I agree, as I said before, I have nothing against AZ, I don't think they did anything wrong.
I'm mostly angry at Bill and whoever in Oxford decided that pleasing the Gates Foundation was the best way forward.
But maybe I'm mistaken and it was indeed the best way forward, though my current understanding of the situation makes me think that this is highly unlikely.

@silmathoron

Thanks for your response, this is becoming an interesting conversation.

a - well, I am not an expert in this, but I know for certain that developing a molecule in a lab in small quantities and creating a process for producing hectolitres of it are two very different processes requiring two very different mindsets (research scientist vs. process engineer). Personally (as I have quite some experience with academia), I highly doubt 95% of scientists are well positioned to execute that engineering task.
b - nonprofit: well, we don’t know the details of course. Non-profit might simlply mean that AZ will recover its costs and will get all the benefit of positive press from it (not a negligible value!)
c - there’s a saying: “he gives twice who gives quickly”. And I think it’s very relevant in this pandemic.
d - see 3/c.

@tetrapyloctomist @jwildeboer

@silmathoron

Re the Nature post: Thanks for the pointer. Yes, I agree with the sentiment. I think it was best articulated in an article I read few days ago by Y.N. Harrari. Check the quote at the end of this toot: qoto.org/@FailForward/10583639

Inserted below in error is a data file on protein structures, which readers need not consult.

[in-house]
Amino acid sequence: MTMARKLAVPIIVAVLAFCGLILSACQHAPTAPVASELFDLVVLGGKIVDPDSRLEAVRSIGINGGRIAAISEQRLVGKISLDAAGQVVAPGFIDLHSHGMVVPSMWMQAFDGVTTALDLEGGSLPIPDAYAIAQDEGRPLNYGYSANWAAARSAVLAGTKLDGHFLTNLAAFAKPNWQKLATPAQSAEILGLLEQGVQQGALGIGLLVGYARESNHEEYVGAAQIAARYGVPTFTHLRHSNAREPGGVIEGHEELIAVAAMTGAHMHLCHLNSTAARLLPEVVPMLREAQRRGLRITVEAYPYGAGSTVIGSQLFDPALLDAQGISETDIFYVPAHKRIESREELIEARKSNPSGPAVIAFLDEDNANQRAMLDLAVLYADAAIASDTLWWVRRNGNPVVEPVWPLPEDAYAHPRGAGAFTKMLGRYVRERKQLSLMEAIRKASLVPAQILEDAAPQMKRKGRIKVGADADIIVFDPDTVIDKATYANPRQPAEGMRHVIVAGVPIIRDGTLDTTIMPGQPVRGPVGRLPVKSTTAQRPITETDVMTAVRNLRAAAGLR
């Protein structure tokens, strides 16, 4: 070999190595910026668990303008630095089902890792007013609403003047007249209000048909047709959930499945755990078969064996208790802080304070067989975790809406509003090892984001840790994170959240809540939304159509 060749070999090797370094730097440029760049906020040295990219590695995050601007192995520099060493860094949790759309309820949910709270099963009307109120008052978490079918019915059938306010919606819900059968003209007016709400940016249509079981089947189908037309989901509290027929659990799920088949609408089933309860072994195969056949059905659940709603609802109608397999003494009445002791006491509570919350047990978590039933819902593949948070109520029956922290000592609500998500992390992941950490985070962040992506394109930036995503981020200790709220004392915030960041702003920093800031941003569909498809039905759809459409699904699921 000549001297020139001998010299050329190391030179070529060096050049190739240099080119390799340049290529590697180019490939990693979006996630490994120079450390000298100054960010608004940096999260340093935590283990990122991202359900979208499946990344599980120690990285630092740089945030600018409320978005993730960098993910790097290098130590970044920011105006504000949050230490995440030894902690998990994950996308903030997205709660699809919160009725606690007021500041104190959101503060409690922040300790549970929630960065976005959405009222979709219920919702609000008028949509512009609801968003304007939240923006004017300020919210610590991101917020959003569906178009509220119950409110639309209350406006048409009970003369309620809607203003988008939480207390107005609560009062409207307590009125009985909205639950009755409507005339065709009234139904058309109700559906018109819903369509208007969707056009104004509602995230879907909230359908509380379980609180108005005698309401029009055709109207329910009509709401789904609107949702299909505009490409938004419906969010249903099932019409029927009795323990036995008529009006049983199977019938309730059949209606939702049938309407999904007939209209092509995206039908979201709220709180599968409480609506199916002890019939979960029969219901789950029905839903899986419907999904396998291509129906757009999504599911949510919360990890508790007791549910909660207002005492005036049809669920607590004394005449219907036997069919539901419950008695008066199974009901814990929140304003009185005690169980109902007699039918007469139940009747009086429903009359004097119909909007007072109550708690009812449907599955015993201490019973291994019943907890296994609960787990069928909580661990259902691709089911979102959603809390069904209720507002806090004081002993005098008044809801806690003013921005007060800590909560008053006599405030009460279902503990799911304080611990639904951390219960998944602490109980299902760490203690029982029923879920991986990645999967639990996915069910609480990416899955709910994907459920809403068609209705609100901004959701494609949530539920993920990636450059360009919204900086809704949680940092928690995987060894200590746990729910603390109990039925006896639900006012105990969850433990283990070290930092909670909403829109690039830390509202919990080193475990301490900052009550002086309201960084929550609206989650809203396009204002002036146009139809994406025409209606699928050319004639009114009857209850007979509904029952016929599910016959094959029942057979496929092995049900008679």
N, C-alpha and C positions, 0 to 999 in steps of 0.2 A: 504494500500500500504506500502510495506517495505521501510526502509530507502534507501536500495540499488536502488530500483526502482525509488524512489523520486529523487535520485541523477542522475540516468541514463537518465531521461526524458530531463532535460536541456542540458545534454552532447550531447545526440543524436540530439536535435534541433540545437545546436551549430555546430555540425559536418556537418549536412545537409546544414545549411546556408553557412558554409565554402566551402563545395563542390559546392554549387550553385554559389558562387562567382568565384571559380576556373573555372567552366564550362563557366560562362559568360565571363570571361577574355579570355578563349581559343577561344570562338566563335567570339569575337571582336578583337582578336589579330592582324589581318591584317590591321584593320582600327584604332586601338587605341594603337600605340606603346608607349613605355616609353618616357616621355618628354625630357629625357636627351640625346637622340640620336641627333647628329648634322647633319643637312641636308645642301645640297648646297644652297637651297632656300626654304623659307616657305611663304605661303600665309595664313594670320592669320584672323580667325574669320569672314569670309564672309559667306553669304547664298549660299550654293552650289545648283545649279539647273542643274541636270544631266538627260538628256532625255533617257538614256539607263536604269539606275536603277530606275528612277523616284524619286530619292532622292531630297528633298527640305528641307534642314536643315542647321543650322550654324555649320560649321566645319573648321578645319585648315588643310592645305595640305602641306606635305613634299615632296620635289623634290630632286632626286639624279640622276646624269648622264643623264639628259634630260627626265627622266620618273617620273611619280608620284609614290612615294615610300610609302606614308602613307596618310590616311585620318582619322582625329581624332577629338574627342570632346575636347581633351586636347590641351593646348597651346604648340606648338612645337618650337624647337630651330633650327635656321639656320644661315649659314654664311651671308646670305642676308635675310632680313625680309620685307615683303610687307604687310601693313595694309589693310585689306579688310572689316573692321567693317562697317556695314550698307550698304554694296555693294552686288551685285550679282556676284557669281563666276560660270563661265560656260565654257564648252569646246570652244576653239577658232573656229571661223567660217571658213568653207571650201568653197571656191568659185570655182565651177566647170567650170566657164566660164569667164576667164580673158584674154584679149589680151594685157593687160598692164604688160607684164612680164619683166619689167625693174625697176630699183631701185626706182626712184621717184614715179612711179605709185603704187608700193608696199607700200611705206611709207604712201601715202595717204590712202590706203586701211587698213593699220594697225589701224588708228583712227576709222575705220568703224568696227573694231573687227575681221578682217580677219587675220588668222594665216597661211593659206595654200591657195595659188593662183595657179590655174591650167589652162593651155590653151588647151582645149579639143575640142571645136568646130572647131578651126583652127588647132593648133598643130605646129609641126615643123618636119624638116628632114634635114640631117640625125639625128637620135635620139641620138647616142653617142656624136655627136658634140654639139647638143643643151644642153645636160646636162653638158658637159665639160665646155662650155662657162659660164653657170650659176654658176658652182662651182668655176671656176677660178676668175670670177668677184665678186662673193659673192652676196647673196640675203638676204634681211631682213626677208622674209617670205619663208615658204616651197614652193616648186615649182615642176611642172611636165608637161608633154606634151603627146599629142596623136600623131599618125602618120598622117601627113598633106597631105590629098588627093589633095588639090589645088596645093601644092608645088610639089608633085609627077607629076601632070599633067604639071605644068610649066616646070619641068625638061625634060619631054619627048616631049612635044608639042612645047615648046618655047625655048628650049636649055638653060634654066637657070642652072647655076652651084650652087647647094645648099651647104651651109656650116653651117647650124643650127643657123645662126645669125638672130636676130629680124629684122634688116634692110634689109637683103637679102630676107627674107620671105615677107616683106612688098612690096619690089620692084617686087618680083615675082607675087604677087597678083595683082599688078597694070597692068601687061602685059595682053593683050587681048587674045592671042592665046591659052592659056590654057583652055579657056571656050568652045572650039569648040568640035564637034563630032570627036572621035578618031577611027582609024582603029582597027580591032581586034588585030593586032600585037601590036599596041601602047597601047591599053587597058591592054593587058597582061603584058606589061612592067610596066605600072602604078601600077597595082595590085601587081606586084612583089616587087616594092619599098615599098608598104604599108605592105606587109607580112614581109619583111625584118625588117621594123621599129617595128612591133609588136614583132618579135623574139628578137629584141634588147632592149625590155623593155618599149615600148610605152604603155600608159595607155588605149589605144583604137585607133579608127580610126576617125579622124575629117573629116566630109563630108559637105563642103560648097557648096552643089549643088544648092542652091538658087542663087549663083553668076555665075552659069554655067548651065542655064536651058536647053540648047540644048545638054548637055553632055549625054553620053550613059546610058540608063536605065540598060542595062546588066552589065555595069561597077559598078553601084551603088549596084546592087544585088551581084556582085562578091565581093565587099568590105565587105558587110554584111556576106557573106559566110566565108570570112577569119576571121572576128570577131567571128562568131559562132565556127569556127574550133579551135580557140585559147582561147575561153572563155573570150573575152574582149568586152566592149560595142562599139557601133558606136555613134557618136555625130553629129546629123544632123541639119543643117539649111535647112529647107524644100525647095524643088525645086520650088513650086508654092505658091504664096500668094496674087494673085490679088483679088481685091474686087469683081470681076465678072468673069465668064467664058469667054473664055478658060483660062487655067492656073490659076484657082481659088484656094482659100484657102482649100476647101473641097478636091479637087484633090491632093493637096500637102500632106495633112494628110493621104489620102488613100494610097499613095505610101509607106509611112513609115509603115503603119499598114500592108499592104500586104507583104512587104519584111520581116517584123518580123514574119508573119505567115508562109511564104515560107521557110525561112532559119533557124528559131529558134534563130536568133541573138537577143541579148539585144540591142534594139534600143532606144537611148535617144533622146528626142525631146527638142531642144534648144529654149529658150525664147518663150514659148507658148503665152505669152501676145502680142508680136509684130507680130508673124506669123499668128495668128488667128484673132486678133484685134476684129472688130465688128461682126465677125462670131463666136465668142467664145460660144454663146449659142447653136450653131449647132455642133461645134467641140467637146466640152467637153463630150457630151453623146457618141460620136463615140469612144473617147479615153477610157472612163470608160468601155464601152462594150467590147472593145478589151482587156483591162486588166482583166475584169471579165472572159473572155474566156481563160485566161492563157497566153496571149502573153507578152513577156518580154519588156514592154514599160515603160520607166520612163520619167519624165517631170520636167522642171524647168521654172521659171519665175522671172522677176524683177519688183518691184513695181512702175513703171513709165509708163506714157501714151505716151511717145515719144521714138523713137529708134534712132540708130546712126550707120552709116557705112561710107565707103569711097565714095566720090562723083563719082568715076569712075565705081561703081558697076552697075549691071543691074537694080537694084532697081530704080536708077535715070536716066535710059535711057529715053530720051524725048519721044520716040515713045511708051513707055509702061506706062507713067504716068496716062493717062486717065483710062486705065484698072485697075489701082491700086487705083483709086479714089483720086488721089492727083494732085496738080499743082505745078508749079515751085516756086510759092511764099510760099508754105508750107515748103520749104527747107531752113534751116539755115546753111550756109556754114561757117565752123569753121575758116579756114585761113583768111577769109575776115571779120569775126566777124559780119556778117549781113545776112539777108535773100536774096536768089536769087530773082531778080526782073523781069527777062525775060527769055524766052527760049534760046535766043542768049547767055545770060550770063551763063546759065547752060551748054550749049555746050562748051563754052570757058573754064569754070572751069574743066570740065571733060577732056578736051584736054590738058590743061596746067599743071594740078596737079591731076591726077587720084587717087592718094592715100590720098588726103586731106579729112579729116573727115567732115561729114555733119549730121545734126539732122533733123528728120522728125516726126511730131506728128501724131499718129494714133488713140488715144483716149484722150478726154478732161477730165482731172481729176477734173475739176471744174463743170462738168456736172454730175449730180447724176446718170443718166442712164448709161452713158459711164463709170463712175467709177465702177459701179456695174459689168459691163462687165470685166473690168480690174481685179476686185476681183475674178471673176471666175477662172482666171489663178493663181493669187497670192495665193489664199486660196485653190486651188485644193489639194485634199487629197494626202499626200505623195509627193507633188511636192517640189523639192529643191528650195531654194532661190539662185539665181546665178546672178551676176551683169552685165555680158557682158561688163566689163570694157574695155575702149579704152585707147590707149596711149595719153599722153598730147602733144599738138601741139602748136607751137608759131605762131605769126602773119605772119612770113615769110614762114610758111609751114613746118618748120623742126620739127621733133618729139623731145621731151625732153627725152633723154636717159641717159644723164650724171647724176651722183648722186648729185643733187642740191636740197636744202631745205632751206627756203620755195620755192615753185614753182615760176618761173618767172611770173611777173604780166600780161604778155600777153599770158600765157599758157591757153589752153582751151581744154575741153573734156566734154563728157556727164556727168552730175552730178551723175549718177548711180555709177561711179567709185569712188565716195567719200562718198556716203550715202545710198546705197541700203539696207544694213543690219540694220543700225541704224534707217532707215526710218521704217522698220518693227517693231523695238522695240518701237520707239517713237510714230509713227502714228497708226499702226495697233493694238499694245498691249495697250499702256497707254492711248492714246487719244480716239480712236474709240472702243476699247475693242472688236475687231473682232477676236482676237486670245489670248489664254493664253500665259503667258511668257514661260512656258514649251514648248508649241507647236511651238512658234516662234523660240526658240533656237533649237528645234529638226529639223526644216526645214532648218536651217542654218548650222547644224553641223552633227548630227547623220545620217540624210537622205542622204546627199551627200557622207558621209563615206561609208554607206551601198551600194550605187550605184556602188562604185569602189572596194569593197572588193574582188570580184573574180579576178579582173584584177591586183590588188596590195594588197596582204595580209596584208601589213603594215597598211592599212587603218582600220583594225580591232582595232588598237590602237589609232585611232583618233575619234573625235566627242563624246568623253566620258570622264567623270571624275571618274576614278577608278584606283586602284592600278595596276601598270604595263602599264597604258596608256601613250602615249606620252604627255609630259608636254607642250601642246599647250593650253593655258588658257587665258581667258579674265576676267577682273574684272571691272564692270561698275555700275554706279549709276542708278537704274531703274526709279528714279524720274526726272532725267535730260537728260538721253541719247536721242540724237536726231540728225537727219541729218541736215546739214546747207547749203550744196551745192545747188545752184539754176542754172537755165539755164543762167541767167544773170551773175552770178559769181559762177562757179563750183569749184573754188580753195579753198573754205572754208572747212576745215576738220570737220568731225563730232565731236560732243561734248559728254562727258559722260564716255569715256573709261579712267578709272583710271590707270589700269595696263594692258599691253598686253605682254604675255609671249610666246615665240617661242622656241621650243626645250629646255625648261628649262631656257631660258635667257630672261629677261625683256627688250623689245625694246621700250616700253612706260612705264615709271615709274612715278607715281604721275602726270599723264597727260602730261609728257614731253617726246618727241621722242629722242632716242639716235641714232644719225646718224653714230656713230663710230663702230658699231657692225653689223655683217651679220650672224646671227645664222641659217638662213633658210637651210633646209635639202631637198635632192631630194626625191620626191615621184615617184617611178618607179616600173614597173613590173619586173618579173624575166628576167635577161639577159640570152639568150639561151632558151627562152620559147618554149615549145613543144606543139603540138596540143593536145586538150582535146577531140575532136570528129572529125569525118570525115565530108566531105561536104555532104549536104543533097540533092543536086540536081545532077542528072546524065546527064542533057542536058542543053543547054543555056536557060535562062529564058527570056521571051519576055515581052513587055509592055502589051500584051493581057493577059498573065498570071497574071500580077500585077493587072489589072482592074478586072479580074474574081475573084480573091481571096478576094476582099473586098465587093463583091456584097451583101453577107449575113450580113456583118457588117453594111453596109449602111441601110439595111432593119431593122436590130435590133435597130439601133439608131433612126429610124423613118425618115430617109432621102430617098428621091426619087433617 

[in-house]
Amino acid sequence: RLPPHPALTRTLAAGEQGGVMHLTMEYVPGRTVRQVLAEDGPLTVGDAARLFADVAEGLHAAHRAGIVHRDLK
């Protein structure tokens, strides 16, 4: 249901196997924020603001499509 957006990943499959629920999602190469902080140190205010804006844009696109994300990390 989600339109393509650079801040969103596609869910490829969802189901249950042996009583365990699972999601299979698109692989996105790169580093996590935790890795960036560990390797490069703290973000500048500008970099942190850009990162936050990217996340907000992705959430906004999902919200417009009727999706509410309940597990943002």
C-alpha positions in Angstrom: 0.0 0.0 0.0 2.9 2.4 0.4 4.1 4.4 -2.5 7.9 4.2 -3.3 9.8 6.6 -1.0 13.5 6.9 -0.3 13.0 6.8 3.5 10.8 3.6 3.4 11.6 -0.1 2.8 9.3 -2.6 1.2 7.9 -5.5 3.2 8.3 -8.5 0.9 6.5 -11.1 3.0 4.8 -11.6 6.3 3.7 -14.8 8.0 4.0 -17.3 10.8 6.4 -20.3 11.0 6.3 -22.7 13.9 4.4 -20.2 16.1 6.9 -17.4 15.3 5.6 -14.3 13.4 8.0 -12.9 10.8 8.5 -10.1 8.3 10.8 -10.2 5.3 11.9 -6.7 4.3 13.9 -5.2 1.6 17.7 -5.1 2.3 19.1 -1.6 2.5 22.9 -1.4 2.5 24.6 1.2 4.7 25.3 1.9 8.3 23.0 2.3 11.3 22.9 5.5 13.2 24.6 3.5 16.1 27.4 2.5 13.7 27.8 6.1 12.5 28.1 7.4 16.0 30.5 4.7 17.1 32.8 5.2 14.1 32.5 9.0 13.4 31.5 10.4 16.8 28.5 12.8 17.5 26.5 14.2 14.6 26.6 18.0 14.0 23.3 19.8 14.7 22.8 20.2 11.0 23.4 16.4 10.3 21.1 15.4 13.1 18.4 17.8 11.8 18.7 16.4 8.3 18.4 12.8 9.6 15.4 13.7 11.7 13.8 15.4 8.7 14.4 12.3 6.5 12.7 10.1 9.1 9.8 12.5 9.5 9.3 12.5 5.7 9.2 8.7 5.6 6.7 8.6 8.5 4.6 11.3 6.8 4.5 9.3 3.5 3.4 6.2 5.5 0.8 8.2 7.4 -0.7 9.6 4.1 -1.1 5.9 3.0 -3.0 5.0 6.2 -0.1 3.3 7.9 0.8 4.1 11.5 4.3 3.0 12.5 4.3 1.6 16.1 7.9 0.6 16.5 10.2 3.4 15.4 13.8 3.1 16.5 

@tetrapyloctomist @jwildeboer

@FailForward @tetrapyloctomist @jwildeboer @ffeth

I don't understand why everyone always has to mention "conspiracy theories" and stay in this frame made by spin doctors: if what Bill Gates does is not a warning light telling us that we use the word democracy only for that formal rite which is the universal suffrage elections and we are instead in a financial oligarchy, I do not understand what it still takes to open the debate.

@jwildeboer according to his "letter to fellow vaccinists"?

@jwildeboer this is almost enough to make me an antivaxxer out of pure spite

@jwildeboer

Relevant speech by French MEP Manon Aubry against European Commission, Ursula Von Der Leyen and Big Pharma:

youtube.com/watch?v=McSqwvKKxQ